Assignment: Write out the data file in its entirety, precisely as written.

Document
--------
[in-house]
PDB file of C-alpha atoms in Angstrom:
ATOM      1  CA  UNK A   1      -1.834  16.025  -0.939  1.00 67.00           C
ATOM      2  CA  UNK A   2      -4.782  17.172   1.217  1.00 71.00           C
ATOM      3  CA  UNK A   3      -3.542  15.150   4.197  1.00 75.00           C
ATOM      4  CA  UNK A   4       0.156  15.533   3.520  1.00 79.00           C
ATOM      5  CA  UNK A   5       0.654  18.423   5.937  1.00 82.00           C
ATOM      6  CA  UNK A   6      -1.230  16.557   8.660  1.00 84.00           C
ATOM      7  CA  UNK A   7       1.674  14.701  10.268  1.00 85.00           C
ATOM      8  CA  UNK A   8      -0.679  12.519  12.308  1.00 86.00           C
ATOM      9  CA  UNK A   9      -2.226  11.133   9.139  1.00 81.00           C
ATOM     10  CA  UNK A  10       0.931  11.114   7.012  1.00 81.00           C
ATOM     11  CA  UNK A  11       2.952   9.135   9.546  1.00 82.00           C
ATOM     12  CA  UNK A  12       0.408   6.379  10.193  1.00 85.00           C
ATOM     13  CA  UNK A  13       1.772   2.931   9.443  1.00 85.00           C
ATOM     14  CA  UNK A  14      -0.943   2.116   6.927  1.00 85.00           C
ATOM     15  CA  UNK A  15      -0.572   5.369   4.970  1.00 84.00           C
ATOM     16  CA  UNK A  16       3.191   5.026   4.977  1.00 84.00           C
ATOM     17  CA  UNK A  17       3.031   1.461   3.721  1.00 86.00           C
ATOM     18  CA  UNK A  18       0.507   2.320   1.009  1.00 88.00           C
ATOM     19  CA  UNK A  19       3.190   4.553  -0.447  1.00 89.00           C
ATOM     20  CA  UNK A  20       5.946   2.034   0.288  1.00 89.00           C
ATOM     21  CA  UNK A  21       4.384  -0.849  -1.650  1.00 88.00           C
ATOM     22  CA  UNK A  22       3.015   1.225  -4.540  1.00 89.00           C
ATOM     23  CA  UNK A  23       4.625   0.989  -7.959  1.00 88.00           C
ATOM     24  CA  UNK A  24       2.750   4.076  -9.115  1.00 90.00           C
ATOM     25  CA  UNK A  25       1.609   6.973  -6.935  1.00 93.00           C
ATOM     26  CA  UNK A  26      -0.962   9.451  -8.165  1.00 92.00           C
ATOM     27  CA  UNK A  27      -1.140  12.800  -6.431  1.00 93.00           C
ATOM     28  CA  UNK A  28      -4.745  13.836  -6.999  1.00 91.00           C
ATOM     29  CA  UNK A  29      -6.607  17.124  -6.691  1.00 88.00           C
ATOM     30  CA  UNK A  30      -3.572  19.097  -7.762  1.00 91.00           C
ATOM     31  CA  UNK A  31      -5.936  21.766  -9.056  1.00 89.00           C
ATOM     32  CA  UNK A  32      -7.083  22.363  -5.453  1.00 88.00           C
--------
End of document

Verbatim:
[in-house]
PDB file of C-alpha atoms in Angstrom:
ATOM      1  CA  UNK A   1      -1.834  16.025  -0.939  1.00 67.00           C
ATOM      2  CA  UNK A   2      -4.782  17.172   1.217  1.00 71.00           C
ATOM      3  CA  UNK A   3      -3.542  15.150   4.197  1.00 75.00           C
ATOM      4  CA  UNK A   4       0.156  15.533   3.520  1.00 79.00           C
ATOM      5  CA  UNK A   5       0.654  18.423   5.937  1.00 82.00           C
ATOM      6  CA  UNK A   6      -1.230  16.557   8.660  1.00 84.00           C
ATOM      7  CA  UNK A   7       1.674  14.701  10.268  1.00 85.00           C
ATOM      8  CA  UNK A   8      -0.679  12.519  12.308  1.00 86.00           C
ATOM      9  CA  UNK A   9      -2.226  11.133   9.139  1.00 81.00           C
ATOM     10  CA  UNK A  10       0.931  11.114   7.012  1.00 81.00           C
ATOM     11  CA  UNK A  11       2.952   9.135   9.546  1.00 82.00           C
ATOM     12  CA  UNK A  12       0.408   6.379  10.193  1.00 85.00           C
ATOM     13  CA  UNK A  13       1.772   2.931   9.443  1.00 85.00           C
ATOM     14  CA  UNK A  14      -0.943   2.116   6.927  1.00 85.00           C
ATOM     15  CA  UNK A  15      -0.572   5.369   4.970  1.00 84.00           C
ATOM     16  CA  UNK A  16       3.191   5.026   4.977  1.00 84.00           C
ATOM     17  CA  UNK A  17       3.031   1.461   3.721  1.00 86.00           C
ATOM     18  CA  UNK A  18       0.507   2.320   1.009  1.00 88.00           C
ATOM     19  CA  UNK A  19       3.190   4.553  -0.447  1.00 89.00           C
ATOM     20  CA  UNK A  20       5.946   2.034   0.288  1.00 89.00           C
ATOM     21  CA  UNK A  21       4.384  -0.849  -1.650  1.00 88.00           C
ATOM     22  CA  UNK A  22       3.015   1.225  -4.540  1.00 89.00           C
ATOM     23  CA  UNK A  23       4.625   0.989  -7.959  1.00 88.00           C
ATOM     24  CA  UNK A  24       2.750   4.076  -9.115  1.00 90.00           C
ATOM     25  CA  UNK A  25       1.609   6.973  -6.935  1.00 93.00           C
ATOM     26  CA  UNK A  26      -0.962   9.451  -8.165  1.00 92.00           C
ATOM     27  CA  UNK A  27      -1.140  12.800  -6.431  1.00 93.00           C
ATOM     28  CA  UNK A  28      -4.745  13.836  -6.999  1.00 91.00           C
ATOM     29  CA  UNK A  29      -6.607  17.124  -6.691  1.00 88.00           C
ATOM     30  CA  UNK A  30      -3.572  19.097  -7.762  1.00 91.00           C
ATOM     31  CA  UNK A  31      -5.936  21.766  -9.056  1.00 89.00           C
ATOM     32  CA  UNK A  32      -7.083  22.363  -5.453  1.00 88.00           C